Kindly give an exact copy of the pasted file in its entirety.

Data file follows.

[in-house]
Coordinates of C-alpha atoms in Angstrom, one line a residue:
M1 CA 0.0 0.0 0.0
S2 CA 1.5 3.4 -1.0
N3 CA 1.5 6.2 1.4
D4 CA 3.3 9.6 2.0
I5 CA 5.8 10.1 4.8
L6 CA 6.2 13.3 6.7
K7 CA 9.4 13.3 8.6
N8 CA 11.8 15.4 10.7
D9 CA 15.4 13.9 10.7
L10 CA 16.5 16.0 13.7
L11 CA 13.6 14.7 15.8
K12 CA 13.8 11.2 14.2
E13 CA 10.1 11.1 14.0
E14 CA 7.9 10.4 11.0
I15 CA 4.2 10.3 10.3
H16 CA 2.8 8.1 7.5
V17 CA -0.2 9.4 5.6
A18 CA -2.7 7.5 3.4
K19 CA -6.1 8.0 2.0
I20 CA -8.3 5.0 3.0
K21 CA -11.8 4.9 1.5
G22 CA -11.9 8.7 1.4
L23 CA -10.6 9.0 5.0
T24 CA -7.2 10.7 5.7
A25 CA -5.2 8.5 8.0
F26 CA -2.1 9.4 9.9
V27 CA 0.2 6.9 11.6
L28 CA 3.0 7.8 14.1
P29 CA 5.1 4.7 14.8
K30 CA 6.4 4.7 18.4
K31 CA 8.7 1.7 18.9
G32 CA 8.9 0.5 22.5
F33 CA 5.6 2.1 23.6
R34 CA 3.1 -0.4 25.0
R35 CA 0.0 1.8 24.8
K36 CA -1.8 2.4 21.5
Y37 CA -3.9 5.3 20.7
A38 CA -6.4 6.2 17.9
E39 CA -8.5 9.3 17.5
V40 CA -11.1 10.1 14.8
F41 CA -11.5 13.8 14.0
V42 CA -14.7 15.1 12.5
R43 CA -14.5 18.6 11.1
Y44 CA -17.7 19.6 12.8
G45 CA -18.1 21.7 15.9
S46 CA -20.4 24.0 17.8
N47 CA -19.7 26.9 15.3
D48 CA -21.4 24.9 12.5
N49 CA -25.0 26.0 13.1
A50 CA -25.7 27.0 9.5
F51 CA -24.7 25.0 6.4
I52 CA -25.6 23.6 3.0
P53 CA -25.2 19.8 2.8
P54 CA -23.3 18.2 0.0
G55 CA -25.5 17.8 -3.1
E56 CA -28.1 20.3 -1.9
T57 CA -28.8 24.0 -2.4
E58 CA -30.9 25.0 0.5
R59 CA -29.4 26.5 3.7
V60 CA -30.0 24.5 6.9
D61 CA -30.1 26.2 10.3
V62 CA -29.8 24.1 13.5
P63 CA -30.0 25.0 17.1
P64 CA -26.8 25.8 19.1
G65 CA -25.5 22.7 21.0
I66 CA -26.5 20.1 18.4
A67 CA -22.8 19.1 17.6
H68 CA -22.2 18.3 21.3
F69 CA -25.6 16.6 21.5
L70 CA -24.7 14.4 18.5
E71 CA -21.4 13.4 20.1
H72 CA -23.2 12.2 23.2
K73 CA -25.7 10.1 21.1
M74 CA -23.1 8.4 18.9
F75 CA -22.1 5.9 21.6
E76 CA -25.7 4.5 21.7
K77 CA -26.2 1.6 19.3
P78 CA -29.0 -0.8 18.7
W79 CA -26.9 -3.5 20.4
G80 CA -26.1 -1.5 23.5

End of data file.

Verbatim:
[in-house]
Coordinates of C-alpha atoms in Angstrom, one line a residue:
M1 CA 0.0 0.0 0.0
S2 CA 1.5 3.4 -1.0
N3 CA 1.5 6.2 1.4
D4 CA 3.3 9.6 2.0
I5 CA 5.8 10.1 4.8
L6 CA 6.2 13.3 6.7
K7 CA 9.4 13.3 8.6
N8 CA 11.8 15.4 10.7
D9 CA 15.4 13.9 10.7
L10 CA 16.5 16.0 13.7
L11 CA 13.6 14.7 15.8
K12 CA 13.8 11.2 14.2
E13 CA 10.1 11.1 14.0
E14 CA 7.9 10.4 11.0
I15 CA 4.2 10.3 10.3
H16 CA 2.8 8.1 7.5
V17 CA -0.2 9.4 5.6
A18 CA -2.7 7.5 3.4
K19 CA -6.1 8.0 2.0
I20 CA -8.3 5.0 3.0
K21 CA -11.8 4.9 1.5
G22 CA -11.9 8.7 1.4
L23 CA -10.6 9.0 5.0
T24 CA -7.2 10.7 5.7
A25 CA -5.2 8.5 8.0
F26 CA -2.1 9.4 9.9
V27 CA 0.2 6.9 11.6
L28 CA 3.0 7.8 14.1
P29 CA 5.1 4.7 14.8
K30 CA 6.4 4.7 18.4
K31 CA 8.7 1.7 18.9
G32 CA 8.9 0.5 22.5
F33 CA 5.6 2.1 23.6
R34 CA 3.1 -0.4 25.0
R35 CA 0.0 1.8 24.8
K36 CA -1.8 2.4 21.5
Y37 CA -3.9 5.3 20.7
A38 CA -6.4 6.2 17.9
E39 CA -8.5 9.3 17.5
V40 CA -11.1 10.1 14.8
F41 CA -11.5 13.8 14.0
V42 CA -14.7 15.1 12.5
R43 CA -14.5 18.6 11.1
Y44 CA -17.7 19.6 12.8
G45 CA -18.1 21.7 15.9
S46 CA -20.4 24.0 17.8
N47 CA -19.7 26.9 15.3
D48 CA -21.4 24.9 12.5
N49 CA -25.0 26.0 13.1
A50 CA -25.7 27.0 9.5
F51 CA -24.7 25.0 6.4
I52 CA -25.6 23.6 3.0
P53 CA -25.2 19.8 2.8
P54 CA -23.3 18.2 0.0
G55 CA -25.5 17.8 -3.1
E56 CA -28.1 20.3 -1.9
T57 CA -28.8 24.0 -2.4
E58 CA -30.9 25.0 0.5
R59 CA -29.4 26.5 3.7
V60 CA -30.0 24.5 6.9
D61 CA -30.1 26.2 10.3
V62 CA -29.8 24.1 13.5
P63 CA -30.0 25.0 17.1
P64 CA -26.8 25.8 19.1
G65 CA -25.5 22.7 21.0
I66 CA -26.5 20.1 18.4
A67 CA -22.8 19.1 17.6
H68 CA -22.2 18.3 21.3
F69 CA -25.6 16.6 21.5
L70 CA -24.7 14.4 18.5
E71 CA -21.4 13.4 20.1
H72 CA -23.2 12.2 23.2
K73 CA -25.7 10.1 21.1
M74 CA -23.1 8.4 18.9
F75 CA -22.1 5.9 21.6
E76 CA -25.7 4.5 21.7
K77 CA -26.2 1.6 19.3
P78 CA -29.0 -0.8 18.7
W79 CA -26.9 -3.5 20.4
G80 CA -26.1 -1.5 23.5